Monday, June 11, 2012


For years, I taught Elie Wiesel's Holocaust memoir, Night, in my community college classroom. Night is the story of Elie and his father's life inside the Auschwitz and Buchenwald concentration camps during the Holocaust. It is spare, heart-wrenching, and honest. He tells the tale of a people moved from humanity to degradation and the unraveling of relationships caused by such inhumanity. Many times, broken relationships were that of fathers and sons, but they were also broken relationships with G-d. Elie struggles to hold onto his relationship with his own father while, at the same time, despairs over the violent breakdown of his relationship with G-d.

While teaching, my students and I found ourselves stopping at the same passage:

A young boy is arrested and hanged by the Nazis for not giving up his superior who was planning a revolt. The entire camp stood helplessly by as they watched this young boy die slowly. While death surrounds them everyday, the boy's death beats them down. His hanging even shakes the guards.

Beyond my classroom, this passage propelled me into my graduate research. However, the one piece missing from the conversation was the perspective of this Jewish boy slowly dying as his Jewish community  powerlessly watches.

So, I wrote what I imagined his was thinking:


Swinging from nowhere
Darkness engulfs me.
They are forced to watch me
Hang here
Swing here
Choke here

I listen to their cries below me.
Muffled, anguished
“Where is God?” an old man screams

Their empty eyes stare at me
Begging me,
Looking to me for answers
To their ancient riddle
Their timeless prayer
“Where is God?”

Is he inside our dying bodies?
Is he in our enemy’s large, animal hands?
Is he in the men watching their sons
Turn into monsters?
Is he in the elderly languishing
Back into children?

A teenager’s eyes meet mine: my tongue hanging from my mouth.
My lungs silently gasping for breath

He is skin and bones and hope and horror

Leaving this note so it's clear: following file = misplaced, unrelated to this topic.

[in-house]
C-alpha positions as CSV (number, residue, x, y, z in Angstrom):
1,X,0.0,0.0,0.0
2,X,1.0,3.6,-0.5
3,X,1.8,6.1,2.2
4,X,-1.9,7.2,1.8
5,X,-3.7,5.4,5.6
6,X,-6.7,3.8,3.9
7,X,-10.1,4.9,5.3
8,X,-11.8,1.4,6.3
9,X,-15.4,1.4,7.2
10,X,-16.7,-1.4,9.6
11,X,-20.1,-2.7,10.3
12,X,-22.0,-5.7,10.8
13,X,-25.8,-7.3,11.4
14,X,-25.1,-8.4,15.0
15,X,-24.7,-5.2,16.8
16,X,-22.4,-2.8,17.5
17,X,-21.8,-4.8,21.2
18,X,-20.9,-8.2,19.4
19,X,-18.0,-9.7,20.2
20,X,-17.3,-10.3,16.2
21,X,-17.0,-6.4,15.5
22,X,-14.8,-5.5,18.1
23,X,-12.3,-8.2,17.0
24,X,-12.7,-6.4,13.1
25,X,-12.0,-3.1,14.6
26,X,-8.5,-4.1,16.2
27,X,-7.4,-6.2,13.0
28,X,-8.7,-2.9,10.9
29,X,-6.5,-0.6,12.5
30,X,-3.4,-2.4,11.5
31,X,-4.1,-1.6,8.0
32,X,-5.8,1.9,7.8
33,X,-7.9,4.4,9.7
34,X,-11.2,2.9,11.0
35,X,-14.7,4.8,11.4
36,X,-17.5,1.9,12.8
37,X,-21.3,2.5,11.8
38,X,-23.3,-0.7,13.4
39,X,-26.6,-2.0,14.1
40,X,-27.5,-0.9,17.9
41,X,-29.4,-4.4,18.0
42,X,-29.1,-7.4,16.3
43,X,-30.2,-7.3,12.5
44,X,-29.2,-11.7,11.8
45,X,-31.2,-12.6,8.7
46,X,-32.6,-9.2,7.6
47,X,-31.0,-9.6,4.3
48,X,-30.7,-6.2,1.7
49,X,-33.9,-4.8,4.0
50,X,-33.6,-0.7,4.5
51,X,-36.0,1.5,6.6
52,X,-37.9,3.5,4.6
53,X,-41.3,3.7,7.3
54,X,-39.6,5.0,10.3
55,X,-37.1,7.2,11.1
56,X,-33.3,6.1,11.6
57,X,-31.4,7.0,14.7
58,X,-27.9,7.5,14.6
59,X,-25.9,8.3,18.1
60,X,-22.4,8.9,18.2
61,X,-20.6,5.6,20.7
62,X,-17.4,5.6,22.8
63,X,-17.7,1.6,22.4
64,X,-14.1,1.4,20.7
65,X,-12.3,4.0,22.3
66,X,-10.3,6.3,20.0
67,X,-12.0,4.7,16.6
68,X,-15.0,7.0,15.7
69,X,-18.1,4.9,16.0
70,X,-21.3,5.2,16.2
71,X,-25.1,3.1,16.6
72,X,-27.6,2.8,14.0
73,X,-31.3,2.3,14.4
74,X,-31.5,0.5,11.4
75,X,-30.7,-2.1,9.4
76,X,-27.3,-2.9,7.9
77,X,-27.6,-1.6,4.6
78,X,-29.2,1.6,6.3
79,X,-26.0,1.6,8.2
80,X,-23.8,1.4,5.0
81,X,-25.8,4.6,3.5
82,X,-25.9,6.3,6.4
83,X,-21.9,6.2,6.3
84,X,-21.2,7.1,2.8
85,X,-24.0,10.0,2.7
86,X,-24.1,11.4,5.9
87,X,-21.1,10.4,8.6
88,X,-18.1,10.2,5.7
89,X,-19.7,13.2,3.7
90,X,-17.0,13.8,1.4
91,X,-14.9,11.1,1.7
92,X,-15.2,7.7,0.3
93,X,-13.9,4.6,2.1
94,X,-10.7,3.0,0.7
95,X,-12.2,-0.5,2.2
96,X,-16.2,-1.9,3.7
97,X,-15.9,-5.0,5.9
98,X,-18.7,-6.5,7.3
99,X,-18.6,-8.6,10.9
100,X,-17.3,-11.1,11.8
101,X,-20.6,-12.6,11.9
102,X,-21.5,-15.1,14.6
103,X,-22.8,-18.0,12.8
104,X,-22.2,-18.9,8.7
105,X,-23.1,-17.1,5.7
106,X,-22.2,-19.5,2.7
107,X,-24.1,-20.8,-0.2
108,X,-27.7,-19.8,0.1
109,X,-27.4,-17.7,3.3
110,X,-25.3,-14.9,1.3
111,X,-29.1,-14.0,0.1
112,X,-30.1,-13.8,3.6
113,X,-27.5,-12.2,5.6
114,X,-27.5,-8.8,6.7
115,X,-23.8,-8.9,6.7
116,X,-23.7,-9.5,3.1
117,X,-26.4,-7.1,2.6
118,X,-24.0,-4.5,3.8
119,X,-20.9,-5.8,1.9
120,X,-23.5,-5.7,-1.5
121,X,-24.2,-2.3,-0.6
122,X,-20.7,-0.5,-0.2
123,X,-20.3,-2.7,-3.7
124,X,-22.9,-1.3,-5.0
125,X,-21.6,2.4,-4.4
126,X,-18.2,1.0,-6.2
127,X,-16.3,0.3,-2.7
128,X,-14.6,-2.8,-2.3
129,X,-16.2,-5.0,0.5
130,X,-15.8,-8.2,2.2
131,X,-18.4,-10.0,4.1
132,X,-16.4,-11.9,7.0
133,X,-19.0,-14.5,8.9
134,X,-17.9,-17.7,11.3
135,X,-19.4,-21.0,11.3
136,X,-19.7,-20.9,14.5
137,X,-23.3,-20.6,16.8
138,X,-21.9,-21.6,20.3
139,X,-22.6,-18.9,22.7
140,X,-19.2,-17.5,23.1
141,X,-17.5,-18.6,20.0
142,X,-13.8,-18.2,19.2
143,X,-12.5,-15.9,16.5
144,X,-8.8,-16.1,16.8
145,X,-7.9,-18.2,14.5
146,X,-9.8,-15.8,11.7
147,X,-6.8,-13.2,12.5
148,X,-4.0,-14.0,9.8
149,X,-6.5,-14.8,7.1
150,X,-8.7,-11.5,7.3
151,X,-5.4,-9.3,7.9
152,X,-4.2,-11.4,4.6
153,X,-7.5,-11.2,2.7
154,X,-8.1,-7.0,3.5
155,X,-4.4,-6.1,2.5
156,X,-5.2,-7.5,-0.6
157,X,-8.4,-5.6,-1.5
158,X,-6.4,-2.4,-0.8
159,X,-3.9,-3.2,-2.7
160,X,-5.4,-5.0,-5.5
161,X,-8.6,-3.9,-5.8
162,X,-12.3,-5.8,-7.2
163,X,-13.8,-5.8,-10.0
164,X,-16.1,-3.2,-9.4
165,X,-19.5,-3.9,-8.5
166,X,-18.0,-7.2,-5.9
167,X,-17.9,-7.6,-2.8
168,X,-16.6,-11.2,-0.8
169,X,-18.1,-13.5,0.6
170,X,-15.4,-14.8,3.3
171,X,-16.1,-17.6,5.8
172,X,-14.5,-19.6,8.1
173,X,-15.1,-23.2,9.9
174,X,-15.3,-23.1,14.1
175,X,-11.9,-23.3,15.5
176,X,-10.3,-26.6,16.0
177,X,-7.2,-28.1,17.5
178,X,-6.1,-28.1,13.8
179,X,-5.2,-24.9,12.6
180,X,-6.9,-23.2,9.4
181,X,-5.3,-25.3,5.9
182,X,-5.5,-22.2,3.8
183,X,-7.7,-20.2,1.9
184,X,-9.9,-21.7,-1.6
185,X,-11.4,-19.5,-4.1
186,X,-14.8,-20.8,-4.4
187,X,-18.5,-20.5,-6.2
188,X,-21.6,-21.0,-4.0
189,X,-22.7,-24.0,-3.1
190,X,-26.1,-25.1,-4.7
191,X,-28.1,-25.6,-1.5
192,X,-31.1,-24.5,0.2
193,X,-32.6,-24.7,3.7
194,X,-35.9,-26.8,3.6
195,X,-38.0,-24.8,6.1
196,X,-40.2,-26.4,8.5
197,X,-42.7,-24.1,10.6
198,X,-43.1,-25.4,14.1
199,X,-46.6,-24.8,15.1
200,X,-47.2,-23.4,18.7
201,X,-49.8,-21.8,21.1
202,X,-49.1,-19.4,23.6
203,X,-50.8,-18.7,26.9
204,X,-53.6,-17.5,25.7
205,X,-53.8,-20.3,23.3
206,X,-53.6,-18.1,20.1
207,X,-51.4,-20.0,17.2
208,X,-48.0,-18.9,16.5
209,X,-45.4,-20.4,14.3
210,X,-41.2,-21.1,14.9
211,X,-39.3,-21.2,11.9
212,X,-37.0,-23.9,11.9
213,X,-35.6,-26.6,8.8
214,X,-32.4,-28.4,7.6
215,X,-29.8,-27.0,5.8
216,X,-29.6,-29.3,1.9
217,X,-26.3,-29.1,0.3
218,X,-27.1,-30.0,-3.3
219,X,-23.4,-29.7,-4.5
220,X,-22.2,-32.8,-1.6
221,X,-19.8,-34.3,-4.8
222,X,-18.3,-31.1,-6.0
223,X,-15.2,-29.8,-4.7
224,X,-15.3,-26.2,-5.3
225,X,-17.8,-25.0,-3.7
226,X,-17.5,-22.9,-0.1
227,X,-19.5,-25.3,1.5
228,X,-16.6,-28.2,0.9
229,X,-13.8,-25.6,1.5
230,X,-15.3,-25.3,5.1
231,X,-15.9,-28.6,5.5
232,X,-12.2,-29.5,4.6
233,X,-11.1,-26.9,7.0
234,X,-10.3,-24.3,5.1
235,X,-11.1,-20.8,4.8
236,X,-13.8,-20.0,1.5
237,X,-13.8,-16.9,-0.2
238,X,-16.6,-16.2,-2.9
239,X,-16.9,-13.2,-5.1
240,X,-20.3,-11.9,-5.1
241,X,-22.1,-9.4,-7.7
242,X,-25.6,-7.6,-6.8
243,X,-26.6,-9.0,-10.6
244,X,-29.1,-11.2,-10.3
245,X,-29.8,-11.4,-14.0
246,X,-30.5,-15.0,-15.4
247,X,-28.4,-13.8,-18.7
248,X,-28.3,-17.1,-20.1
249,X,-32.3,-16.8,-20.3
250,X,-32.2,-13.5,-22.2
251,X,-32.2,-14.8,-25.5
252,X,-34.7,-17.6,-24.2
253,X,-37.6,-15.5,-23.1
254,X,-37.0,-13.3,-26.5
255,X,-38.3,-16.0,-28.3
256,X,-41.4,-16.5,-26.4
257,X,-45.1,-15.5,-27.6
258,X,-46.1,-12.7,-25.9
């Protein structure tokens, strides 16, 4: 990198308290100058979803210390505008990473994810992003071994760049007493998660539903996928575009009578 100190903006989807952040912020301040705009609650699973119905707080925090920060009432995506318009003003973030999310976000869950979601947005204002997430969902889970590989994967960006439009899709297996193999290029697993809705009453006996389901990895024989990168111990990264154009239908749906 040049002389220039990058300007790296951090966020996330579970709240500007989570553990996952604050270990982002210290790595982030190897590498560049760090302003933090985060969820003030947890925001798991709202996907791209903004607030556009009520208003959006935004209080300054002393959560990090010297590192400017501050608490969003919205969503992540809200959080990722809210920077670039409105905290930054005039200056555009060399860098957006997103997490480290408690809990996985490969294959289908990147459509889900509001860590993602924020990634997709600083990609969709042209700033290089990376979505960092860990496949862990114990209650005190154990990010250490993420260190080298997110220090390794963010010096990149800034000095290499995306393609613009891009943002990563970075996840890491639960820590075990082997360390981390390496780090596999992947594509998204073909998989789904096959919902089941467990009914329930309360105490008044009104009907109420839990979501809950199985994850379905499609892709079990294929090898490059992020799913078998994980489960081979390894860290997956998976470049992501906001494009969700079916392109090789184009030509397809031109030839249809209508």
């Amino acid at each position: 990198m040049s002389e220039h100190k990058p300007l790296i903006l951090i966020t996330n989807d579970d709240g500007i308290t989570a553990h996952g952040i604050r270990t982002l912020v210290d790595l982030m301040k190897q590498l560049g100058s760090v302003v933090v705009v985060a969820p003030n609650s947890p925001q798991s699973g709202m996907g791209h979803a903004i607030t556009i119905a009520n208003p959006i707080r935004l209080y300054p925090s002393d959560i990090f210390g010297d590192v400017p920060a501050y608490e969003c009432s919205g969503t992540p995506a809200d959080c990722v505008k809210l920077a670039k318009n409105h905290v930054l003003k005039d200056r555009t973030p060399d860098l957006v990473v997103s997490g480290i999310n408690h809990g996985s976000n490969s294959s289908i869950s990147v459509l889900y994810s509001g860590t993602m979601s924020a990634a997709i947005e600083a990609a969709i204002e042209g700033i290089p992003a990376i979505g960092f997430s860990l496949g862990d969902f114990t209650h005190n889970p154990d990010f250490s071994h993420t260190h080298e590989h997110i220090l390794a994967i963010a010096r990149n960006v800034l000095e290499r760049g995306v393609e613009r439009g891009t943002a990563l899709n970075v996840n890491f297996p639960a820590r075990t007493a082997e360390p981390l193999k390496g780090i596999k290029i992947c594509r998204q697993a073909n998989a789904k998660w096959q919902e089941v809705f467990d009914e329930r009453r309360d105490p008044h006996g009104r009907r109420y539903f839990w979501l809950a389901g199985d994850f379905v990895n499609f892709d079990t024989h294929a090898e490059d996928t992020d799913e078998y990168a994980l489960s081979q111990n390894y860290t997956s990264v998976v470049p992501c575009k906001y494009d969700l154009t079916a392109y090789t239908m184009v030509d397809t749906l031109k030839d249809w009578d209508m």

He is change and sorrow and fear and life
He is my future, my past
He is my language, my story, my epitaph
He is my God; He is my people
He is my reason for hanging

“Where is God?” they shriek
Watching me hang here
My people ache

“Where is God?”
“God is here
Hanging from the Gallows.[1]

[1]  The last line is a quote from Elie Wiesel’s memoir  Night, p 69

read to be read at


  1. Wow. That was powerful and arresting to read. Great job!

  2. That was incredible. Your description of the teenager is brilliant.

  3. Night is one of my favorite books. I try to read it every Christmas, but I don't really know why that feels like the right time to immerse myself in that story. That was such a powerful piece of Wiesel's story, and your deeply personal response was perfect. Thanks for sharing. Erin

  4. I read that book. So so so sad. Great words.

  5. What a poem. It involves so much of the Holocaust tragedy. Well written. I'm crying now.

  6. Breathtaking and heart-wrenching.

  7. That was absolutely stunning. I have no words. Except, keep up the good work.

  8. Wow, this was breathtaking. I really loved it!!

    Thanks for the powerful read!

  9. Oh, lucky students to have such a teacher as this.

  10. This was incredible.
    You have moved me to tears.
    Absolutely great job!

  11. Oh, this is hard to read. I'm always hushed to tears with thoughts of the Holocaust. It just wasn't that long ago...So sad. Beautifully written.

  12. As a Jew, the Holocaust is one of the reasons I find myself not believing in God, but that's because my father's side is Christian, and to them God fixes everything. I know that's not the Jewish belief, but it's so hard when you're stuck in the middle.

    Great great post.

  13. So well done. You should be very proud of yourself. Excellent work here.

  14. My kids attend a day school and this was the year that we really talked about the Shoah. This was the year that my son asked who in our family was murdered and what their stories were.

    Hard questions, not easily answered.

  15. Shosh,

    I love that you shared this. I'd be curious to know how to begin teaching MY kids about the Shoah? Do you know any age appropriate books for my twins that are 6 1/2? or other suggestions?

    You already know I think this is an exquisite (though sad, but a piece like this is expected to be so) poem. Love it & you.

  16. Superb writing. I wonder how such madness could have ever occurred.

  17. Yes, Night is a very intense and spare account. I almost can't bear to think of it now that I am a parent. Thank you for bringing it back to me. It's important.

  18. I think my heart stopped when I was reading this poem. Beautifully written.